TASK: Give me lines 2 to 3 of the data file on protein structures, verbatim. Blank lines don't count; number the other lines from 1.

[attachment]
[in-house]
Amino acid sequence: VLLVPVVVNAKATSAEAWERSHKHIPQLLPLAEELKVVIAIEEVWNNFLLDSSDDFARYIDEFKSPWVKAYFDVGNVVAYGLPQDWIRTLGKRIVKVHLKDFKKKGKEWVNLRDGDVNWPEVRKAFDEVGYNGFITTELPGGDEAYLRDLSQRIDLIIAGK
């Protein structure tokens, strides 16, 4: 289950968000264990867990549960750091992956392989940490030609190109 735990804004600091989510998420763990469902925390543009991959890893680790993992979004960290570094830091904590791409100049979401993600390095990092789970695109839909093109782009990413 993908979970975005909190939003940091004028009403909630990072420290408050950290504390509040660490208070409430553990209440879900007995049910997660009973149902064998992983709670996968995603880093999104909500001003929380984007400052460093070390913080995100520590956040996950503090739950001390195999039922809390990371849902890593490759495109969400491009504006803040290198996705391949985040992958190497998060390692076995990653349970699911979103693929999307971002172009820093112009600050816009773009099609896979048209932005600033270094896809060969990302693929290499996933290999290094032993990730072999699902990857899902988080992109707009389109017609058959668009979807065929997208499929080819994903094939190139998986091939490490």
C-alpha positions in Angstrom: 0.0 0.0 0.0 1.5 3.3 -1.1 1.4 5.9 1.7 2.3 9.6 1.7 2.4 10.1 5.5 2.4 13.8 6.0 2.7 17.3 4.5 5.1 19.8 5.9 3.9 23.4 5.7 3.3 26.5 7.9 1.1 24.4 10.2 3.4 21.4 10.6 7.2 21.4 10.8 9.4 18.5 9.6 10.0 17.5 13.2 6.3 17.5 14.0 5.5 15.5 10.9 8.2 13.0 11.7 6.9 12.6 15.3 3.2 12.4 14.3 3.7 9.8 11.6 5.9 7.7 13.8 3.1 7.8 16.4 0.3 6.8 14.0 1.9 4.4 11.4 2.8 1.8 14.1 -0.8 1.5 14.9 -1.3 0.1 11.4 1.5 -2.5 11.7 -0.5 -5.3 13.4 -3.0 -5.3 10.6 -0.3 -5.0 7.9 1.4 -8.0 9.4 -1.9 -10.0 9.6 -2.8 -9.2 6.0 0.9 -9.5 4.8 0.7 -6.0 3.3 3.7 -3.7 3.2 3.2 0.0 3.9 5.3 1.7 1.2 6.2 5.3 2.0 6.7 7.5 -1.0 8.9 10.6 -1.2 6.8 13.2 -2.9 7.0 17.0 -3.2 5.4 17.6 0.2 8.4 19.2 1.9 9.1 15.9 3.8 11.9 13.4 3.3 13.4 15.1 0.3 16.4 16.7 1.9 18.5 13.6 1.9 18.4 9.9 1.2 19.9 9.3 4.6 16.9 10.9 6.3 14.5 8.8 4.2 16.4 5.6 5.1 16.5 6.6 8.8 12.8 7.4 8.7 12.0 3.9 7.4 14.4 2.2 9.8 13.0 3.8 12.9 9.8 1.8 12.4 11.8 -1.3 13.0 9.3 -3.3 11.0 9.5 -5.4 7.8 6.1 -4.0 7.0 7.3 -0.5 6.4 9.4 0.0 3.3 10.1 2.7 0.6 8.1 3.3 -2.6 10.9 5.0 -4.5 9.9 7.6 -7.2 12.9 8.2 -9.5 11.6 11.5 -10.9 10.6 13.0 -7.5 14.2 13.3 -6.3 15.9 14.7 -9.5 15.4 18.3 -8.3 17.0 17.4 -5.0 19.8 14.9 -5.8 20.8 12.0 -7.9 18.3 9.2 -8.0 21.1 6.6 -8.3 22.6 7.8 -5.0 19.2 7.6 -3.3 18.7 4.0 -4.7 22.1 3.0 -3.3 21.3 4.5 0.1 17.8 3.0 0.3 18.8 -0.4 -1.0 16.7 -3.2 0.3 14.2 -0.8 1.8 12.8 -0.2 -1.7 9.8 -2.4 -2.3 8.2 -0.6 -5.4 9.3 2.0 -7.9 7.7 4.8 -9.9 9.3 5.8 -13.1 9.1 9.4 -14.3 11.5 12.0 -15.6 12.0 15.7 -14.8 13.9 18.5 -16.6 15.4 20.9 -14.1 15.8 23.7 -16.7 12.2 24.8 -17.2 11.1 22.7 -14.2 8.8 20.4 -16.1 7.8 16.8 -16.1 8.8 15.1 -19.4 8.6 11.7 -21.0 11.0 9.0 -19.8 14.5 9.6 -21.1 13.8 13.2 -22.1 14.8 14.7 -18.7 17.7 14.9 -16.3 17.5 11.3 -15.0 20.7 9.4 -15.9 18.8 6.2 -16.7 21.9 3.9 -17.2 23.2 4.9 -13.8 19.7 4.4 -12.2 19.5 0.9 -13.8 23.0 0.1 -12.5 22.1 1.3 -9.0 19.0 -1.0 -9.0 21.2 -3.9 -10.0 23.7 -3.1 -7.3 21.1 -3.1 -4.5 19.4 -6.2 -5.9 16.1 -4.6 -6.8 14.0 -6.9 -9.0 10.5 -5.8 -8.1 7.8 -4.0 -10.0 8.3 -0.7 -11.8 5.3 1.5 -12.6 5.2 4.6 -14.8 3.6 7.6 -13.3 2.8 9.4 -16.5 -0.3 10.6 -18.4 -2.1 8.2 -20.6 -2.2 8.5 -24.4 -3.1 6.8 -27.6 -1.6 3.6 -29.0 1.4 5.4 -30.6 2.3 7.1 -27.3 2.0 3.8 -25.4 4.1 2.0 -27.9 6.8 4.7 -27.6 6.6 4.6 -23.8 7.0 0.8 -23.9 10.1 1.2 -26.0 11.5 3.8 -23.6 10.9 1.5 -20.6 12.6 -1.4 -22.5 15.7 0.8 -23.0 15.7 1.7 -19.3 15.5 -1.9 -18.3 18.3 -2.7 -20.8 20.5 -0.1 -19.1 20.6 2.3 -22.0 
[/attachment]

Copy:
Amino acid sequence: VLLVPVVVNAKATSAEAWERSHKHIPQLLPLAEELKVVIAIEEVWNNFLLDSSDDFARYIDEFKSPWVKAYFDVGNVVAYGLPQDWIRTLGKRIVKVHLKDFKKKGKEWVNLRDGDVNWPEVRKAFDEVGYNGFITTELPGGDEAYLRDLSQRIDLIIAGK
């Protein structure tokens, strides 16, 4: 289950968000264990867990549960750091992956392989940490030609190109 735990804004600091989510998420763990469902925390543009991959890893680790993992979004960290570094830091904590791409100049979401993600390095990092789970695109839909093109782009990413 993908979970975005909190939003940091004028009403909630990072420290408050950290504390509040660490208070409430553990209440879900007995049910997660009973149902064998992983709670996968995603880093999104909500001003929380984007400052460093070390913080995100520590956040996950503090739950001390195999039922809390990371849902890593490759495109969400491009504006803040290198996705391949985040992958190497998060390692076995990653349970699911979103693929999307971002172009820093112009600050816009773009099609896979048209932005600033270094896809060969990302693929290499996933290999290094032993990730072999699902990857899902988080992109707009389109017609058959668009979807065929997208499929080819994903094939190139998986091939490490």